Reyes Ramirez is a Houstonian. In addition to having an MFA in Fiction, Reyes received the 2014 riverSedge Poetry Prize and has poems, stories, essays, and reviews (and/or forthcoming) in: Southwestern American Literature, Gulf Coast Journal, Origins Journal, The Acentos Review, Cimarron Review, riverSedge: A Journal of Art and Literature, Front Porch Journal, the anthology pariahs: writing from outside the margins from SFASU Press, and elsewhere. You can read more of his work at

October 4, 2017
Edited by Stephanie Kaylor

Reyes Ramirez

Review of Hands That Break and Scar by Sarah A. Chavez

Hands That Break & Scar by Sarah A. Chavez Sundress Publications, 2017 Magic and the sacred, ultimately, spring from the physical. Herbs have to be set aflame or consumed, hands must be clasped together, crystals need to be charged, blood must escape a wound, and lips have to touch the skin of another in hopes of something larger, more wondrous flourishes from it all. In Hands That Break and Scar, Sarah A. Chavez's poetry understands and hones in on this fact. Each poem here is a spell, each word building up to something so big that you can't help but feel like you're holding your breath as you go through each line of each poem; the payoff is more than worth your breath. I think what draws me to Chavez's work is this overwhelming feeling that something's going to happen. It could be love, it could be death, it could be violence, it could be the most hilarious thing ever, or the sweetest. I don't know. But it's coming. This feeling establishes with the first line(s) of every poem, like: "I don't know how other people kill bugs, but my family used fire." Will this be funny? Scary? Both? Or how about: "On the night of my first kiss, / I was supposed to have been home / by 10 p.m. …" There's going to be something either lovely or unfulfilling, but damn if it wasn't at the cost of breaking someone's trust. Try: "The homeless man squatting / in the abandoned house next door / seemed to be building a throne / in the backyard. …" Will this be whimsical? Tragic? Because it's already both. And oh man: "Dear Carole, do you remember the time / you and I went swimming / in the middle of that lightning storm?" Chavez just has this way of setting up these promises we want to see pulled through, culling our interest and imagination to stretch themselves beyond than what we had them before we read those lines. Chavez's poetry is at its best in these moments where the descriptions pick up details of blunt reality that also reveal something larger, grander. For example, ever have those moments where you remember something from your childhood, first nostalgically, but then you think deeper and say to yourself, "that was kinda fucked up?" or, "aw, that was so corny!" The poem "Quinceañera" begins, "Maria looked like a brown Cinderella / as the jeweled hem of her blue / satin gown skimmed the floor / of the VFW Hall on Belmont." I know exactly what that looks like, and it's gorgeous. Maybe to some degrees, it does look kinda funny, this attempt to make something sacred out of these odd pieces. But what is more magical than making a brown girl into something mythical? What is more amazing than turning something as normal as a VFW Hall into a place of ritual and transformation? There's this poem about learning to dance that has the description: "We kicked and dropped, spun, / pushed out our chests / and shook our hips and adolescent asses. …" It's a beautiful moment where two people share this human desire to pass on the art of good dancing, but it's mired in so much awkwardness ("adolescent asses"? Ha!) that it's like a dream of the first time you danced. How about this quaint description of a yard: "After all, it is a yard with common grass, / where family dogs shit and Uncle George / taught me to shoot a crossbow using a stuffed bunny for a target." What unravels from this description is this epic narrative of a yard that has survived generations and nations. Again, it's all about how Chavez compiles these descriptions to build to something bigger. I've never met Chavez, but each poem spins a narrative with these details in such a spellbinding way that I can hear a voice reading to me. It's in this narrative temperament that the magic flows through, concrete details and straight-up storytelling. I can tell you what literally happens in each poem and give you more of her words, but what I can't explain is the feeling left behind from each last line. There's magic at work here. Maybe not in the overt sense of spells or illusions or concoctions, but in the sense that in the physical and every day, there's hope and vessels hungry for love and anger. What is sacred other than human attempts to be bigger than what we are? Chavez knows that therein lies real magic, not necessarily in the results but in the process of wanting and creating methods to access that which we cannot comprehend. Just how you burn sage, light candles, close your eyes, clear your mind, and breathe in deep to allow the divine nature of peace fill you, Chavez uses words that form lines, lines that become poems, poems that build a collection. Hands That Break and Scar was given to us by Chavez to turn us into conduits of something bigger than ourselves, each poem leaving an impression that you'll just have to experience for yourself. Visit Sarah A. Chavez's Website Visit Sundress Publications' Website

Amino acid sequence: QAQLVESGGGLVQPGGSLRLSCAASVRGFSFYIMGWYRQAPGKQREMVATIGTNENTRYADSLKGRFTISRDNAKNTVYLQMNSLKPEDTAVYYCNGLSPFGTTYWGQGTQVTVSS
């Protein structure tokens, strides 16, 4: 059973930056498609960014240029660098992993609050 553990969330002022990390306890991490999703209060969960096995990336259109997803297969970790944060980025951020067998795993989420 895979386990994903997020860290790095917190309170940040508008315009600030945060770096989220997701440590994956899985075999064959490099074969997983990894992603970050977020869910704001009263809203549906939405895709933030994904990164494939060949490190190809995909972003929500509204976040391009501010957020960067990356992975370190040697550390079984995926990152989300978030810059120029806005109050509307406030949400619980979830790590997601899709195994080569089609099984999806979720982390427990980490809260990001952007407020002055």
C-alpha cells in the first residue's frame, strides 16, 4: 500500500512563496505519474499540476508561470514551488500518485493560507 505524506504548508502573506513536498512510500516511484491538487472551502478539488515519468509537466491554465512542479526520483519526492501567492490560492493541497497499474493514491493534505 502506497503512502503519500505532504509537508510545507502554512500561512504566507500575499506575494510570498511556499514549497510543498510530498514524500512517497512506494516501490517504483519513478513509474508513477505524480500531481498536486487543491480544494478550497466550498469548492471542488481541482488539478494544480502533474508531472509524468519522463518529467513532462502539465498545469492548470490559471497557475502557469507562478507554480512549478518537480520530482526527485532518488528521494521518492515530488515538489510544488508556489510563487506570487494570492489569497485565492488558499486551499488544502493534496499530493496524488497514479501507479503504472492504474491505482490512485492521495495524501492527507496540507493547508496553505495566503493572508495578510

Glass: A Journal of Poetry is published monthly by Glass Poetry Press.
All contents © the author.